Kabir Mohanty

Arts Collaboration

Grant Period: Over one year

Kabir Mohanty and Vikram Joglekar are among the very few people working in cinema who have shown an interest in exploring the possibilities of installation art. Mohanty holds a Masters degree in Film and Video from the University of Iowa. His short film 'Eldon Moss' won the Tom Berman Award at the Ann Arbor Film Festival in 1986, and was adjudged the Best Art/Experimental Film in the Bucks County Film Festival that same year. In 1996 he completed 'Home', a video film that was shown in 1998 at the CIMA Gallery, Kolkata, in its inaugural exhibition on multimedia. Joglekar, his collaborator on this project, composed and recorded the soundtrack for 'Home'. Before graduating from FTII, Pune, where he specialised in sound recording and engineering, Joglekar had begun his training in Khayal with Pandit D. G. Marathe, and in Dhrupad with Ustad Zia Mohiuddin and Zia Fariuddin Dagar.

Apart from collaborating with Mohanty on ‘Riyaaz' and 'Home', Joglekar has been working as a Dolby consultant (since 1994), introducing this technology to music composers and editors, film laboratories and cinema houses. He is now based in Italy. Mohanty readily admits that his decade-long association with Joglekar has influenced his own ideas about sound. While the former will direct and shoot the IFA-supported collaborative work and layer it, the latter will compose the sound independently. The duo feels that in this installation piece sound has a greater finality, and is in a domain of itself. They will attempt to place sound in a more equal relationship with image. Typically the soundtrack of a film is played back using five channels selectively to enhance directional cues and evoke a plausible sense of the real. For this project, though, Vikram and Kabir will use sound channels as a compositional element rather than to elicit verisimilitude.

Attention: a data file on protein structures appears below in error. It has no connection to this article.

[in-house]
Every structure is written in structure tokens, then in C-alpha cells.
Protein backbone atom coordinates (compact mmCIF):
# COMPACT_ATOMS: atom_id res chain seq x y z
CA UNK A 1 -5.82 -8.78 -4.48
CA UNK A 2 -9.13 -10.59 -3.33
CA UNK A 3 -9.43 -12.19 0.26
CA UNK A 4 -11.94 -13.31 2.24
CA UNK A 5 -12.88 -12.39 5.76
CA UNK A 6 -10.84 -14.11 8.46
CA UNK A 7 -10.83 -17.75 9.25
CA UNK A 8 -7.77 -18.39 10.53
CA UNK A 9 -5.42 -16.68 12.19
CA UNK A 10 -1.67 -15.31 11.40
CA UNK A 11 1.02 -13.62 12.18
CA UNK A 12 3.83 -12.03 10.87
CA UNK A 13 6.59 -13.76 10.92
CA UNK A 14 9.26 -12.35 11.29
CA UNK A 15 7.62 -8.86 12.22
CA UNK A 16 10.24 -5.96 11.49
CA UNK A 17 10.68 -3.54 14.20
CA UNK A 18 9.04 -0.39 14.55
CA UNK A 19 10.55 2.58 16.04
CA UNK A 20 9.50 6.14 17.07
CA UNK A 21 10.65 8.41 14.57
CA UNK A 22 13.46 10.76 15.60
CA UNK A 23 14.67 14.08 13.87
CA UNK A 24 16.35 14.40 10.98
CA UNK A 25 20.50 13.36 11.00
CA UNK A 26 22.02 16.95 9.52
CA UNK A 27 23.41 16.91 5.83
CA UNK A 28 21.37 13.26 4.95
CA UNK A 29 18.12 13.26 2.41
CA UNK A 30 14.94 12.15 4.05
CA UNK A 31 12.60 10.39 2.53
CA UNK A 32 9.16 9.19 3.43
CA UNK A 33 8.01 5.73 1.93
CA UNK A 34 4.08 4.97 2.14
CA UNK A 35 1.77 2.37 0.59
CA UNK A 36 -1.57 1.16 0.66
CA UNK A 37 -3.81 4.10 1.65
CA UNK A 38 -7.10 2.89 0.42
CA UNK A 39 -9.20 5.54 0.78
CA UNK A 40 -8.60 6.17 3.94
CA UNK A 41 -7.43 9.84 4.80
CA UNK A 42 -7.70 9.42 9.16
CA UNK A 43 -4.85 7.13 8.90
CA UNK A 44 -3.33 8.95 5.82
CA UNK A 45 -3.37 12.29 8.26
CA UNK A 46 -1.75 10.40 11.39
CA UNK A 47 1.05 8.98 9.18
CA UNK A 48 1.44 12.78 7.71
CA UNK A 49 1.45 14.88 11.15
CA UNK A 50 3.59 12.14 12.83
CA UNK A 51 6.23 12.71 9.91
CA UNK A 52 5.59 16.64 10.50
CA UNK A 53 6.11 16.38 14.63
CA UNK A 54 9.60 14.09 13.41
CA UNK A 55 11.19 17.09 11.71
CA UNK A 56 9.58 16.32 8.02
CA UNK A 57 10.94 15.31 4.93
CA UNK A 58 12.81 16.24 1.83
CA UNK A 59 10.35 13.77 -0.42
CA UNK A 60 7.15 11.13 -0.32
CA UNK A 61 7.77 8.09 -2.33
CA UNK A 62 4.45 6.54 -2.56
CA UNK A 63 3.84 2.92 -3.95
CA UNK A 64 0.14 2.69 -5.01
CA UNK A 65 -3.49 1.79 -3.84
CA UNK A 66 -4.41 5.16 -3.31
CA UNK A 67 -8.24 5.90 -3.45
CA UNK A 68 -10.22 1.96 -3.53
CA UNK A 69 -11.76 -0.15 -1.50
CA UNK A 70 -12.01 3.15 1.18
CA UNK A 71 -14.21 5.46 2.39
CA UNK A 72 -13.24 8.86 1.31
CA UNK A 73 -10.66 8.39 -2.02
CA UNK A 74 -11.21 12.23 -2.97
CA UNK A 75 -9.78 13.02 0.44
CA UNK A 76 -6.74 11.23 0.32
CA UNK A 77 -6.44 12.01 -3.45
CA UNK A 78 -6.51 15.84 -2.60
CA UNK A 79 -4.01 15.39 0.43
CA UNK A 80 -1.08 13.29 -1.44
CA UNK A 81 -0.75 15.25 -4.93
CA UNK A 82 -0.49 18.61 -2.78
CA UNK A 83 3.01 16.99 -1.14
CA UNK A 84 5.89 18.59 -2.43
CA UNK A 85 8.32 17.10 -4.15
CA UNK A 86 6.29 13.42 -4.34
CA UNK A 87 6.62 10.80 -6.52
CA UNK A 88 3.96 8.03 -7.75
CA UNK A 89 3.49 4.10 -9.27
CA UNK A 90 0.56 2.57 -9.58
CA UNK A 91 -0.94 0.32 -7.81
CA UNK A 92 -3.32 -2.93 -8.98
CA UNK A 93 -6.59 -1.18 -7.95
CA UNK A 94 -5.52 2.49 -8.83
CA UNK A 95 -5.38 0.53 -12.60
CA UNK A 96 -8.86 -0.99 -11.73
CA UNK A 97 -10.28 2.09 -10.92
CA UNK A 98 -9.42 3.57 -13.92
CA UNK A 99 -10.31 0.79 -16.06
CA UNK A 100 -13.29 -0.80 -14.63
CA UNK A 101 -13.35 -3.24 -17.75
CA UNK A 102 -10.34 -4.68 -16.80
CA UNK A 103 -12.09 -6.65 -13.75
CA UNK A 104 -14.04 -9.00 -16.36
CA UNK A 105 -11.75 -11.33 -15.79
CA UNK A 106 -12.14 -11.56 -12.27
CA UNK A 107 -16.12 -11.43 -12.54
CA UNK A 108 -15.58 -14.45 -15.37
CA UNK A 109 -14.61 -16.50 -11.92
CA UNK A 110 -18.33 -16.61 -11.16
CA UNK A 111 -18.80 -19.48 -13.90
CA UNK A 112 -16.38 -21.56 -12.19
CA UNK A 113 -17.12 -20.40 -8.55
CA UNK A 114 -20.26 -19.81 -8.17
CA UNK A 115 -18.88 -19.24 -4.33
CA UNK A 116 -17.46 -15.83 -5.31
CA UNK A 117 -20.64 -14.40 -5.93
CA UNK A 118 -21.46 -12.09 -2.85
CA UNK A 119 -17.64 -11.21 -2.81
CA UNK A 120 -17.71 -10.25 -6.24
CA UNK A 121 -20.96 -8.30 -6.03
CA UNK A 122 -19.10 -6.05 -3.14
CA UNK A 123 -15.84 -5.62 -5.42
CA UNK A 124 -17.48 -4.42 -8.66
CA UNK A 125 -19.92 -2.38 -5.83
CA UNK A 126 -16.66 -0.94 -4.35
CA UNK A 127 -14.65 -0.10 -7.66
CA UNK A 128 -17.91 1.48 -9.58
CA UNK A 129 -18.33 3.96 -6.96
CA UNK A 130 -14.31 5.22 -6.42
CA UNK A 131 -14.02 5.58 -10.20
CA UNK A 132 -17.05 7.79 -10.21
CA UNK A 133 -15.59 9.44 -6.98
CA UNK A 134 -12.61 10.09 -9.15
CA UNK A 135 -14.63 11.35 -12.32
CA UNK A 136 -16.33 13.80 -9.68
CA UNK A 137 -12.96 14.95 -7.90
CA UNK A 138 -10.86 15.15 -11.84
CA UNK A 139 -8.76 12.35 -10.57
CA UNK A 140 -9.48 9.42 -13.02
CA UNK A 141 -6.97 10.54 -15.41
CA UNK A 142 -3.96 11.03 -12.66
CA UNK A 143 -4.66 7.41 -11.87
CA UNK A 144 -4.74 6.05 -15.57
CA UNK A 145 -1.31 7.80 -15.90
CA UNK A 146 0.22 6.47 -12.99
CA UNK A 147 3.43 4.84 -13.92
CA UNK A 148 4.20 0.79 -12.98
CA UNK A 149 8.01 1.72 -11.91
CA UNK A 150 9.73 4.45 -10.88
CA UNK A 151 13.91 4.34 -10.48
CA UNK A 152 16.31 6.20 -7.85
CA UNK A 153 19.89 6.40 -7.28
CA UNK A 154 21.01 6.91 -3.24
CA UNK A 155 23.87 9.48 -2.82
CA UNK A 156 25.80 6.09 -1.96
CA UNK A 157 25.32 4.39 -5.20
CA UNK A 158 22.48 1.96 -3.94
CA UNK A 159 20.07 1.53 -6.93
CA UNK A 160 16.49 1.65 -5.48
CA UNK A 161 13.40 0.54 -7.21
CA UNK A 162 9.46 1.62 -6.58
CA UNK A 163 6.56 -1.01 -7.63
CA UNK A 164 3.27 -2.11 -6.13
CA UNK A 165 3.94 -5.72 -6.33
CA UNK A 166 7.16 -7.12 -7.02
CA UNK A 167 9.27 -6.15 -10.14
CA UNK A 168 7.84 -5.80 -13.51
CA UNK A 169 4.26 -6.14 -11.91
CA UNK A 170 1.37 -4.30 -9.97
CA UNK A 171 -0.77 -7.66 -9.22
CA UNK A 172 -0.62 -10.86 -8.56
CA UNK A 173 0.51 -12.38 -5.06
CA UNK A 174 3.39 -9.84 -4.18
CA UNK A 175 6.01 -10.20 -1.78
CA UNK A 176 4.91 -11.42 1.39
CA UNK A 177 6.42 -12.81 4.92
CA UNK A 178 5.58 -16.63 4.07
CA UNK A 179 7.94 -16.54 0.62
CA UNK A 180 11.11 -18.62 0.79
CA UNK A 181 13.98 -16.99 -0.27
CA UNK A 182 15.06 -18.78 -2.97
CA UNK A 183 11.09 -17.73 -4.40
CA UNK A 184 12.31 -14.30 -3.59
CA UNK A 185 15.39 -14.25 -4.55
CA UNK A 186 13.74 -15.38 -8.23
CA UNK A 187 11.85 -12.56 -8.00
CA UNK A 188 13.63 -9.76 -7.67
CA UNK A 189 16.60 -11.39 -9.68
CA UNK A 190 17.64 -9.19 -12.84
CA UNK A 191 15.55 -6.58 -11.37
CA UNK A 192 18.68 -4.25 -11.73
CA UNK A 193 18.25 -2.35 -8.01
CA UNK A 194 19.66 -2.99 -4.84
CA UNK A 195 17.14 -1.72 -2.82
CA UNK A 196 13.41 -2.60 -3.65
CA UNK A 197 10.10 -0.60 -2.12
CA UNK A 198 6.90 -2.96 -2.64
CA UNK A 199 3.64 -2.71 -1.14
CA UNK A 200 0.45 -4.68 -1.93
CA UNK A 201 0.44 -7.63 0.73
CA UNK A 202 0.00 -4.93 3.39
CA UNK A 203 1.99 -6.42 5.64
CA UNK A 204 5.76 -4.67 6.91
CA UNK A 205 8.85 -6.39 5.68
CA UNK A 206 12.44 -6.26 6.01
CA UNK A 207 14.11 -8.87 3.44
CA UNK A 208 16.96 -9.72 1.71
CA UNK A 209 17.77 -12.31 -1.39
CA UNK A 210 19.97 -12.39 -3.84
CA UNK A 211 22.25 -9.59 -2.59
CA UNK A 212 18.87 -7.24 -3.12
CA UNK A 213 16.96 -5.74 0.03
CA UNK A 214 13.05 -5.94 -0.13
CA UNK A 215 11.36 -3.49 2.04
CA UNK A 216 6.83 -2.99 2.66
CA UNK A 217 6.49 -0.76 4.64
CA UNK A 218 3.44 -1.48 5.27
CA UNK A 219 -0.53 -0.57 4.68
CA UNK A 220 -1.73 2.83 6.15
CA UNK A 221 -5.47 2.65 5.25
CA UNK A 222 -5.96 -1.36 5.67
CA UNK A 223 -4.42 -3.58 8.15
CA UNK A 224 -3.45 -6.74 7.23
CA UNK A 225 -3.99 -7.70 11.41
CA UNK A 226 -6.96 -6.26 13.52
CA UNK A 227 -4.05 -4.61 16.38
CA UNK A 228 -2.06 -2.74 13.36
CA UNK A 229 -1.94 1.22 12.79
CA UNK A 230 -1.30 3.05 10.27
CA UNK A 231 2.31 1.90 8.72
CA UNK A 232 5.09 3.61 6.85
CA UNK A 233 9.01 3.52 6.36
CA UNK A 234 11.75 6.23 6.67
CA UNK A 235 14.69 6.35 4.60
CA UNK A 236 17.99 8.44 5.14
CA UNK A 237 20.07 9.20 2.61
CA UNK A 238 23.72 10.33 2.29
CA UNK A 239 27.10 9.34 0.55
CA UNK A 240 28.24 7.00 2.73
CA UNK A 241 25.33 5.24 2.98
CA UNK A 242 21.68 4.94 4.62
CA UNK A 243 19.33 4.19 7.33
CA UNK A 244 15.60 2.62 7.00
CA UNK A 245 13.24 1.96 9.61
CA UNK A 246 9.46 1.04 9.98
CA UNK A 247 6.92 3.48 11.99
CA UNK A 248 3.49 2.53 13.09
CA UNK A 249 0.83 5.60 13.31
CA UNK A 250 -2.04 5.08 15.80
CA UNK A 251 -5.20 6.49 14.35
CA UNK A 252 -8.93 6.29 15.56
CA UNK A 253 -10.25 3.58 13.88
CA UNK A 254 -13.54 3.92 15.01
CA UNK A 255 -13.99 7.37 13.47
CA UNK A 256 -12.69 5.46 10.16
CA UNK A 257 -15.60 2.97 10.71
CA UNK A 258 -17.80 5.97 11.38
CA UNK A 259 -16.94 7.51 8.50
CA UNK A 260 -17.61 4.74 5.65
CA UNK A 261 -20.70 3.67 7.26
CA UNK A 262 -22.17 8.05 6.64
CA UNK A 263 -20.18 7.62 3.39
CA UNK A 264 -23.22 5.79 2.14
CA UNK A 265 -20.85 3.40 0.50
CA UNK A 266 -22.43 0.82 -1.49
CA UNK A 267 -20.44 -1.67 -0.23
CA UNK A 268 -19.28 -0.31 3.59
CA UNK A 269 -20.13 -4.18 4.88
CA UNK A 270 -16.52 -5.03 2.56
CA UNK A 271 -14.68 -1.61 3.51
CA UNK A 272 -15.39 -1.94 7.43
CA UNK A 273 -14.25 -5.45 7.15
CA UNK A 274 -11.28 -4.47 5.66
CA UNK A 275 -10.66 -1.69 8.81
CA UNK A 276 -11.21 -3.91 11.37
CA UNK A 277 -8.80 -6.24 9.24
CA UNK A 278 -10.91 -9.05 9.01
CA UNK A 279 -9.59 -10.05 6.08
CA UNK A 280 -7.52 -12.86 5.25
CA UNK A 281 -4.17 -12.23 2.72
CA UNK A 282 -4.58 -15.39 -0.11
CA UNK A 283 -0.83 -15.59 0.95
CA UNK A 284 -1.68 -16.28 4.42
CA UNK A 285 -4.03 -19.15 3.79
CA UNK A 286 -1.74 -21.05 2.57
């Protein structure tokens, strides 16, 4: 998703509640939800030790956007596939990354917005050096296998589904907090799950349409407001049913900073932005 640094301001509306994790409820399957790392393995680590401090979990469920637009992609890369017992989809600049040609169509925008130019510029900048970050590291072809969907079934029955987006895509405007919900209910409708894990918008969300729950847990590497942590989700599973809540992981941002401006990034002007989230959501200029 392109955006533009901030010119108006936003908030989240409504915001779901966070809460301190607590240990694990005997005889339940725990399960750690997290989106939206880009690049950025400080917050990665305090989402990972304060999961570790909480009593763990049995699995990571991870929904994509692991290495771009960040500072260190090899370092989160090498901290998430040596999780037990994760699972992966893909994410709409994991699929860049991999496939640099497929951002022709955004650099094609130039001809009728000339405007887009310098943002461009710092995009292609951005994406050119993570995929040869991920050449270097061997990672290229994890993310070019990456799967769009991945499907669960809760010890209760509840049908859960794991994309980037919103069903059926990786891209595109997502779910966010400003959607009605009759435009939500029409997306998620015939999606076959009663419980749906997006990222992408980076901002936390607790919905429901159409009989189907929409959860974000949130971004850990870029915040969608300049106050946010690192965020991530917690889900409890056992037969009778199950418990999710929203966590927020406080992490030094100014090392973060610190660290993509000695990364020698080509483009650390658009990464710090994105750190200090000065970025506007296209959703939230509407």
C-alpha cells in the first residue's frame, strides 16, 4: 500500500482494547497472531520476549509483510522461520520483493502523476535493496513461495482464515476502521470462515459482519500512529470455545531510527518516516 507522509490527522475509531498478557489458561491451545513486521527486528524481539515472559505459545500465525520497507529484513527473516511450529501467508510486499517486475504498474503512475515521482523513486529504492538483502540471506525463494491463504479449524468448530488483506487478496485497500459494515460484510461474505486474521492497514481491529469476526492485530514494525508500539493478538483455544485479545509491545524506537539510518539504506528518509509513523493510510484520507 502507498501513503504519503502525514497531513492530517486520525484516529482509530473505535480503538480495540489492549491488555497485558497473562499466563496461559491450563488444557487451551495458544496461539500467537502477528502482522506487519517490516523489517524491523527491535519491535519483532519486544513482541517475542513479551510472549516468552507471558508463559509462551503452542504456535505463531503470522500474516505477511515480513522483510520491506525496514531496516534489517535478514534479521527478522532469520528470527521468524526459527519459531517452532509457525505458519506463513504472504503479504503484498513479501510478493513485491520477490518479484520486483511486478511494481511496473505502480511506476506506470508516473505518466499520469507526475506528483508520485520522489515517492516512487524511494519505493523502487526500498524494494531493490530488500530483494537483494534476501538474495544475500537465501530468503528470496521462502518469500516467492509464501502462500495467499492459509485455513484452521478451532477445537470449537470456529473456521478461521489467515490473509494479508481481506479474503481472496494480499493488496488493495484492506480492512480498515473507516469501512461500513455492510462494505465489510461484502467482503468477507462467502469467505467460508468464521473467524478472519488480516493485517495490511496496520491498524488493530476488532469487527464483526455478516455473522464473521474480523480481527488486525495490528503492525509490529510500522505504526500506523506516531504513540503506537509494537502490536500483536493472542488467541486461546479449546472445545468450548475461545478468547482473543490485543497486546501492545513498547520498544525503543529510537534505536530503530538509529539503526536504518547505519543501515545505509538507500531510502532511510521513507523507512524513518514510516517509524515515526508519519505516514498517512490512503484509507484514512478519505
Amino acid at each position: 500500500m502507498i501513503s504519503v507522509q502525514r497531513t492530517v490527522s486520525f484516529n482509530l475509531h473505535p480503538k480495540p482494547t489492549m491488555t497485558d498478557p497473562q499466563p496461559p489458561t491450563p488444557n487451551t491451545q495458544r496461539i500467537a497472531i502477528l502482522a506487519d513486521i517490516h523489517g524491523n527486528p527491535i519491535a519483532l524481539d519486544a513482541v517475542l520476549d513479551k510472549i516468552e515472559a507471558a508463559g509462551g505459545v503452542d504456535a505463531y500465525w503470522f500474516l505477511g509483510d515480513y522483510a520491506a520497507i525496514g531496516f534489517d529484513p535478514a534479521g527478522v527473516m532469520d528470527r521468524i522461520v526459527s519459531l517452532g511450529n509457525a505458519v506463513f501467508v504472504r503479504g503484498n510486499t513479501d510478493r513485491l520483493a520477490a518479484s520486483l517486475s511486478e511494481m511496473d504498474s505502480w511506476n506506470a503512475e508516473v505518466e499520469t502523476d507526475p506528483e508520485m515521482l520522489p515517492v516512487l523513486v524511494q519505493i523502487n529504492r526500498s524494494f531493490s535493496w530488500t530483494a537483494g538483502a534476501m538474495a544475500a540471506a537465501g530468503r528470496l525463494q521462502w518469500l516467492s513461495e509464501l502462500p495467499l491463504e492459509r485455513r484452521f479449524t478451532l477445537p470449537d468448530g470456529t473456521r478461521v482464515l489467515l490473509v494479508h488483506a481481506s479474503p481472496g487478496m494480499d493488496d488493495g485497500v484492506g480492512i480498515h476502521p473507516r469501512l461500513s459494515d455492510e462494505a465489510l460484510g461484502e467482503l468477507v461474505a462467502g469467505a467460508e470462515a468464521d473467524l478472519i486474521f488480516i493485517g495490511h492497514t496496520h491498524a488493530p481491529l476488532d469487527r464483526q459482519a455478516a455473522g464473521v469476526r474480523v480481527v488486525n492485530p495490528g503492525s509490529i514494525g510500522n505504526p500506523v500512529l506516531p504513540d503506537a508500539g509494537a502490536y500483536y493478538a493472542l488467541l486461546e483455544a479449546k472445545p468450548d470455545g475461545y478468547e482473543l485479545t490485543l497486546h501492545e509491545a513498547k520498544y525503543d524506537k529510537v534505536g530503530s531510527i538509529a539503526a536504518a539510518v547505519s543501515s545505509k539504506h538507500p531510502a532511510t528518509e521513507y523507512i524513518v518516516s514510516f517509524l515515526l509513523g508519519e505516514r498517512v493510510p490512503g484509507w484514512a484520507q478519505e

Kabir and Vikram will record — on both, audio-tape and video film — many hours of conversation, dialogues and presence of five or six people. The human voice, Kabir says, is probably one of the most difficult things to record

"Is there anything else apart from visual synchronicity that matches faces to voices in film?" Kabir asks. In their attempt to address this question, Vikram (who uses his training as a Dhrupad musician to bring the discipline of music to the soundtracks) will create patterns of musical elaboration using only the texture of speech. Multiple soundtracks will explore the range of the human voice, and record the pauses between thoughts or the silences of human presence. They will create a soundtrack that, in contrast to how it is used in cinema, will allow you to only listen, and look away from the image.

The impermanence and absence of the fixed form of most installation art is accentuated in this sound/video by the fact that the different members of the audience will hear distinct sounds, depending on their position in the room relative to the speakers. The audience perception of the images, too, could be multiple. And because the images will be rear projected the audience will be able to go right next to the screen and examine the particles of the image. The precision and clarity with which the collaborators envisage the final form of their partnership struck the advisory panel.